The remainder of the disc’s selections were included in response to the exhortations of musician Amy Geddes (at whose house the tutors rehearsed for that final concert) to make an album of his own songs. This means that they’re songs in whose composition Scott had some degree of sole involvement, whether as wordsmith or tunesmith or (in six cases) both. And, notwithstanding the uniformly high quality of the writing, they benefit immeasurably from the brilliant arranging skills of fiddle player Jenny Gardner, with whom Scott had worked on the Inspire project, cradled in minimal yet gloriously rich settings courtesy of a number of fine fiddlers (principally Jenny and Amy), with Martin Green (accordion), Sarah McFadyen (banjo), Jim Malcolm (moothie) and the vocal support of fellow-Sangsters Anne Murray, Fiona Forbes and John Blackwood on just a handful of tracks.
But oh what a marvellous instrument is Scott’s voice – a superbly resonant deep smoky croak that once heard is impossible to mistake. Standout tracks for me are the opener Cartwheel (which sets a happy memory to a lovely Irish air), the chillingly bleak evocation of February, the snappy, cheery A Dyker’s Compliments (done quite differently to the version on the Sangsters’ Sharp And Sweet album) and the beautiful evocation of A Small Place In Assynt with its litany of mountain names and features of the area’s natural landscape. But at least four other tracks (Maggie’s Song, Gathersnaw Hill, Clarabad Mill and the acappella Kings And Pipers) deserve almost equally honourable mention, while Anne Murray tellingly assumes the vocal role on Mary’s Song, Scott’s entirely apposite setting of a Marion Angus poem. In short, this is a true gem of an album, impeccably presented, recorded and packaged.”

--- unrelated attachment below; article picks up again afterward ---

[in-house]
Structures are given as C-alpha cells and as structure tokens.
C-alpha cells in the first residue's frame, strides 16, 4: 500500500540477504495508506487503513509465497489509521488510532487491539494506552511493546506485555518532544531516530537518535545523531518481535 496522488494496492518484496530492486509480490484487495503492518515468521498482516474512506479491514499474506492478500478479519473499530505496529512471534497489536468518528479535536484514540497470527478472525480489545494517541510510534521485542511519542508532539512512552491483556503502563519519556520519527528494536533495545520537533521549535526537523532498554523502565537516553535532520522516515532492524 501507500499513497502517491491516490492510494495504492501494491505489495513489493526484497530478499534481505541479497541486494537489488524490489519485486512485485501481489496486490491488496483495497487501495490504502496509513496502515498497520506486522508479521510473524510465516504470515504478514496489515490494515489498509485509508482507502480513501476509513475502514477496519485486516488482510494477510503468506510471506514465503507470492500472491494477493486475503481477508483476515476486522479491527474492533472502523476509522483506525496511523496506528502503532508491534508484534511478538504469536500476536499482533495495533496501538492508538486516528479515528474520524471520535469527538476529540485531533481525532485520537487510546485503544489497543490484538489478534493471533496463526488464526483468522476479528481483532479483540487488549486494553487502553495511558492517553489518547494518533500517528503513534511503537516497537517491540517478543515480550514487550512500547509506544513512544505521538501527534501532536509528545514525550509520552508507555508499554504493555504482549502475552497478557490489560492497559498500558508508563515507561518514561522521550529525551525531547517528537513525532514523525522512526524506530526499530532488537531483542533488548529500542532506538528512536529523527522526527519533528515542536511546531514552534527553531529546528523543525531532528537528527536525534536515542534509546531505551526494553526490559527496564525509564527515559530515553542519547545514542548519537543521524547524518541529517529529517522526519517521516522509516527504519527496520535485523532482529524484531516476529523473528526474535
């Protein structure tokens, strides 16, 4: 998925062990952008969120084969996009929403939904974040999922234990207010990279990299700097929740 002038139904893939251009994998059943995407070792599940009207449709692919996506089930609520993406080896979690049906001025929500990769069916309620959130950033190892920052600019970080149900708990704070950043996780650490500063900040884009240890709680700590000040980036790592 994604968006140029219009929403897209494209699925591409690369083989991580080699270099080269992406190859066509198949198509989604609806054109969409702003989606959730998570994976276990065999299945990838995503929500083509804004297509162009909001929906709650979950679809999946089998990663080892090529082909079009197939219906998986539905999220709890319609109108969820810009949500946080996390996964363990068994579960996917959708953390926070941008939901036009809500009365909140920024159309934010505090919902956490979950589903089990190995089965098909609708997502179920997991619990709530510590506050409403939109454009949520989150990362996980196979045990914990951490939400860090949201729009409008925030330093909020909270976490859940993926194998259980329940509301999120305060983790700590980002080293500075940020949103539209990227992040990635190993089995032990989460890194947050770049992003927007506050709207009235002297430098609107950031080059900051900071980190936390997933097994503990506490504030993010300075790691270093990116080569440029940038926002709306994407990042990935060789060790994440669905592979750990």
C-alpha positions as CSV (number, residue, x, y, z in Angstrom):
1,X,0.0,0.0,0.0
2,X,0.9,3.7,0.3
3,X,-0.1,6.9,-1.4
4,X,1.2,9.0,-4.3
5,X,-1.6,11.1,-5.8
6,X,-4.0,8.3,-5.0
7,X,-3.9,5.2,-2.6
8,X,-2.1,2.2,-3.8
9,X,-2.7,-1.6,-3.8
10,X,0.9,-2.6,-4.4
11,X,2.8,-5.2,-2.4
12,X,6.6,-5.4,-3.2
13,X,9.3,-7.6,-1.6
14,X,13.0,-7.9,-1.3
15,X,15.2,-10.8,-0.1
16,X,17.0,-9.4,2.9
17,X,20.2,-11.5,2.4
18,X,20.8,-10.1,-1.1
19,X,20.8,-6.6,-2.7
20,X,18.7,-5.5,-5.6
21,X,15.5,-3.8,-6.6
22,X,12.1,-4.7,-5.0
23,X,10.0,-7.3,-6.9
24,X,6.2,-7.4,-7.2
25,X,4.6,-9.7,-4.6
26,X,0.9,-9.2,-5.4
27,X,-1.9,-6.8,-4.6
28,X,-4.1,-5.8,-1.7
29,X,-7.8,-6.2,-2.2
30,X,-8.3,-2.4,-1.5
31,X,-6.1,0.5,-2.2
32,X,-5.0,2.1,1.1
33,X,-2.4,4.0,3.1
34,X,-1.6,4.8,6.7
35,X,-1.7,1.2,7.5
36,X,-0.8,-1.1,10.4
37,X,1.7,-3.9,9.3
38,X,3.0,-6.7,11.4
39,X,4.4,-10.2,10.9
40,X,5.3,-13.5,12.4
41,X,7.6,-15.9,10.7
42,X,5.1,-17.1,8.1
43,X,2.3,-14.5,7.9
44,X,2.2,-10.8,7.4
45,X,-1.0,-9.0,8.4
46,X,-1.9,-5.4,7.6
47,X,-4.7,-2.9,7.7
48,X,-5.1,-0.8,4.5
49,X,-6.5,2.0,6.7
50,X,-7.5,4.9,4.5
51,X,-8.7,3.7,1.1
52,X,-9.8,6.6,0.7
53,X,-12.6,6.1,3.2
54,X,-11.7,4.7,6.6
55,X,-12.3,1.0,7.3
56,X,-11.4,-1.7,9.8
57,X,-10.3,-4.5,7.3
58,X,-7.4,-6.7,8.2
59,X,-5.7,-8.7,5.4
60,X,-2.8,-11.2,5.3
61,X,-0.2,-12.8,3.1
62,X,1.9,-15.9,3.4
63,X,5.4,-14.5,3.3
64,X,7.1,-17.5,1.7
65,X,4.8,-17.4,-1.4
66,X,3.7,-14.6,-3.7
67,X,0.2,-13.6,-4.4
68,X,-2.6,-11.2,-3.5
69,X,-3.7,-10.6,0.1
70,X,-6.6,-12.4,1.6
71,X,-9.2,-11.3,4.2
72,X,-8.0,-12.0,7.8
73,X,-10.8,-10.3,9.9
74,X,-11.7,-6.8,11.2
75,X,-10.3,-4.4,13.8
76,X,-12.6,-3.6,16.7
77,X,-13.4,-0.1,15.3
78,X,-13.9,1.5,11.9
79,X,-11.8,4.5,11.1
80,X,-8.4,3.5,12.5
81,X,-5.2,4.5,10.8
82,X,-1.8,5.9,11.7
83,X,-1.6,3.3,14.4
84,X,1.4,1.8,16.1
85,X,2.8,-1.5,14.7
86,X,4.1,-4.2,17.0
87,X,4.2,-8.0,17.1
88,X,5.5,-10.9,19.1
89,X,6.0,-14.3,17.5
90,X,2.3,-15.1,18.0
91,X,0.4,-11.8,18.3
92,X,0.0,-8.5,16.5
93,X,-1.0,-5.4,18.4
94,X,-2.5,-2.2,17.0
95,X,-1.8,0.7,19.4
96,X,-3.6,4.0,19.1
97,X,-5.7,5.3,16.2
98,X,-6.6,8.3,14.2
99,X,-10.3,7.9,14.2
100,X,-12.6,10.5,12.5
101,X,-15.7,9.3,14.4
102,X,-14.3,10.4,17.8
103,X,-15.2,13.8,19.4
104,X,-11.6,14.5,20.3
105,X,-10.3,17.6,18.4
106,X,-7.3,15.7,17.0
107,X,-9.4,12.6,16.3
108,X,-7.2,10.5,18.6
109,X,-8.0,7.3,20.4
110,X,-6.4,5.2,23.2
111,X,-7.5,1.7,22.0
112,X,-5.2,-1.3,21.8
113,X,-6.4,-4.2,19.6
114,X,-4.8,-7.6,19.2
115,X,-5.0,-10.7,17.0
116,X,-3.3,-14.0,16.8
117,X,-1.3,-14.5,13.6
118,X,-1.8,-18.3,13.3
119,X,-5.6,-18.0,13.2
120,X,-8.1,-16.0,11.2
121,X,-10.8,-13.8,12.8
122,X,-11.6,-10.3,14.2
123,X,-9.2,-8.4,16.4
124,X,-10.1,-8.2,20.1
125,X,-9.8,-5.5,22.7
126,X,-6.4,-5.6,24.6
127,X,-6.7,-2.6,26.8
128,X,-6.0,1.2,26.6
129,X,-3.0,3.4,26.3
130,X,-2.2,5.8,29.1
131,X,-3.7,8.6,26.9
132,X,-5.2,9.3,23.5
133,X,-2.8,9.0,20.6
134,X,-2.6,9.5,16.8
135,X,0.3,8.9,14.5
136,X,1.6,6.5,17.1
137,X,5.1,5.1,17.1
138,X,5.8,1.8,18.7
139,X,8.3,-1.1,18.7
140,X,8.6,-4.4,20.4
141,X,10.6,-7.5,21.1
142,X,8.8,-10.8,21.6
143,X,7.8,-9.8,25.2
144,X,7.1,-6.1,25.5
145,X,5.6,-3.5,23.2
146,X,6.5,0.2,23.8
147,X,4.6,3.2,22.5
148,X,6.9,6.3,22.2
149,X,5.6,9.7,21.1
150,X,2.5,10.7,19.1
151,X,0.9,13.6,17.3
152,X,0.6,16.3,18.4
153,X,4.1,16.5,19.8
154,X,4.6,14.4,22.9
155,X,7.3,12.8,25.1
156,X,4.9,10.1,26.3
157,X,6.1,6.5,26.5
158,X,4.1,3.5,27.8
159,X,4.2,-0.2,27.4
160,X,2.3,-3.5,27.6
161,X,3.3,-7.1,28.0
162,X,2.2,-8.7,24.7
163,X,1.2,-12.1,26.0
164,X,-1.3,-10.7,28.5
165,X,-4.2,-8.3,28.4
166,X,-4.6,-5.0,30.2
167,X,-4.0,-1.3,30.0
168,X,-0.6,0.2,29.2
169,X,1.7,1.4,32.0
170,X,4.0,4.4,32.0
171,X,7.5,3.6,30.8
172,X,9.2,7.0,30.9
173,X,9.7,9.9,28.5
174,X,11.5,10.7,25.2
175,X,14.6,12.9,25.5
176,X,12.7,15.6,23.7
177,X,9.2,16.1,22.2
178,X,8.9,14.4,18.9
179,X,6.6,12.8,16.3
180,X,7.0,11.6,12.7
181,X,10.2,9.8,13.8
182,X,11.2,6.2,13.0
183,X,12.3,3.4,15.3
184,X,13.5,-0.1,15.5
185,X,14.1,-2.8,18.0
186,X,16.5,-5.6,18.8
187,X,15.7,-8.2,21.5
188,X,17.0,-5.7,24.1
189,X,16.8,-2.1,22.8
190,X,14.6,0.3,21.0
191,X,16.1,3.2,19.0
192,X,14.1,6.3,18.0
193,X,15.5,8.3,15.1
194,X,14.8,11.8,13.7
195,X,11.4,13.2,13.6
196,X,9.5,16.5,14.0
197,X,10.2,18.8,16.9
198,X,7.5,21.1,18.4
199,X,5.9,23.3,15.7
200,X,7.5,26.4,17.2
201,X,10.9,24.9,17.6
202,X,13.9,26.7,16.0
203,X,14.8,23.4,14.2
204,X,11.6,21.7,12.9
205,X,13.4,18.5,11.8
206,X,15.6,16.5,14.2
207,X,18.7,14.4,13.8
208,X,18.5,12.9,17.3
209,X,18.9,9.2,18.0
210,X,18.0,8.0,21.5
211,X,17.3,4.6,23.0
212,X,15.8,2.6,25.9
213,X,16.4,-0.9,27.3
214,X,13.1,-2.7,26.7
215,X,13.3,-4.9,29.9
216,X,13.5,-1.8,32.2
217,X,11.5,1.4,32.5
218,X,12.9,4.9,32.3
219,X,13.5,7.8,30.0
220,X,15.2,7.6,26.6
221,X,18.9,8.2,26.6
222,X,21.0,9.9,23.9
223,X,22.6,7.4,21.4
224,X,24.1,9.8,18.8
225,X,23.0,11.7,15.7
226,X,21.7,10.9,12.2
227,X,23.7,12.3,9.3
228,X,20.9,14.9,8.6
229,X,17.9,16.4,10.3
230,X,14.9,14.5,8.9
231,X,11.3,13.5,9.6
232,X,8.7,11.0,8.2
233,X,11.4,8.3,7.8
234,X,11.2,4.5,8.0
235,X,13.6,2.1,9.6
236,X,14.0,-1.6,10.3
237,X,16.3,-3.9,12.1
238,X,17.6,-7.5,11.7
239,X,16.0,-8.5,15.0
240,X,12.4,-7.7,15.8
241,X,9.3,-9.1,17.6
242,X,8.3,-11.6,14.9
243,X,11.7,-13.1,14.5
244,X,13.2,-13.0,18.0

“Lately I’ve been enjoying the new album by Scott Murray, “Evenin’s Fa”. Makes me think of home, of stories in my own life, and occasionally of my dear departed faither. The honesty of it, the sense of place, really hits home to me as folk who know me might expect. Great design and the stories in the sleeve notes, the general thoughtfulness – yet unfussy nature – of it all. Great job.”
“It’s the best music ever”